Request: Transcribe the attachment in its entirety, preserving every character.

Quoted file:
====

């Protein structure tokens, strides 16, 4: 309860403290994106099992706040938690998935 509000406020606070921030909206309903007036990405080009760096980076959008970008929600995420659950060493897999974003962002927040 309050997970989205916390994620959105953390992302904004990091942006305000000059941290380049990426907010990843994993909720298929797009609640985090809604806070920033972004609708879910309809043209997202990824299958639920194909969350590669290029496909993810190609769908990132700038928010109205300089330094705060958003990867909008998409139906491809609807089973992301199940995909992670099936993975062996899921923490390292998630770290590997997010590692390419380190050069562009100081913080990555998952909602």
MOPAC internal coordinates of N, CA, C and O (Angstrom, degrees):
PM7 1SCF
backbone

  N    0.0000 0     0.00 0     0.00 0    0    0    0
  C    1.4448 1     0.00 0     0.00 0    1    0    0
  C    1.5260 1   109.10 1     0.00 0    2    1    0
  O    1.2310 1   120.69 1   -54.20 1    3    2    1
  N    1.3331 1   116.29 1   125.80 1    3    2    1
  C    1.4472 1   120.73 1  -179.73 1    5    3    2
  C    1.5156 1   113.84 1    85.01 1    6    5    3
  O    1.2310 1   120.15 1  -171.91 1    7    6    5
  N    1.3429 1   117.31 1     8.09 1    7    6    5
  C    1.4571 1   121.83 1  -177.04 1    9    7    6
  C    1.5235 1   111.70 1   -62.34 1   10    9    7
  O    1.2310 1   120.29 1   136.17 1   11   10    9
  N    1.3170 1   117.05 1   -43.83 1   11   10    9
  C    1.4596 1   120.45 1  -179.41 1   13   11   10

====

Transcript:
């Protein structure tokens, strides 16, 4: 309860403290994106099992706040938690998935 509000406020606070921030909206309903007036990405080009760096980076959008970008929600995420659950060493897999974003962002927040 309050997970989205916390994620959105953390992302904004990091942006305000000059941290380049990426907010990843994993909720298929797009609640985090809604806070920033972004609708879910309809043209997202990824299958639920194909969350590669290029496909993810190609769908990132700038928010109205300089330094705060958003990867909008998409139906491809609807089973992301199940995909992670099936993975062996899921923490390292998630770290590997997010590692390419380190050069562009100081913080990555998952909602």
MOPAC internal coordinates of N, CA, C and O (Angstrom, degrees):
PM7 1SCF
backbone

  N    0.0000 0     0.00 0     0.00 0    0    0    0
  C    1.4448 1     0.00 0     0.00 0    1    0    0
  C    1.5260 1   109.10 1     0.00 0    2    1    0
  O    1.2310 1   120.69 1   -54.20 1    3    2    1
  N    1.3331 1   116.29 1   125.80 1    3    2    1
  C    1.4472 1   120.73 1  -179.73 1    5    3    2
  C    1.5156 1   113.84 1    85.01 1    6    5    3
  O    1.2310 1   120.15 1  -171.91 1    7    6    5
  N    1.3429 1   117.31 1     8.09 1    7    6    5
  C    1.4571 1   121.83 1  -177.04 1    9    7    6
  C    1.5235 1   111.70 1   -62.34 1   10    9    7
  O    1.2310 1   120.29 1   136.17 1   11   10    9
  N    1.3170 1   117.05 1   -43.83 1   11   10    9
  C    1.4596 1   120.45 1  -179.41 1   13   11   10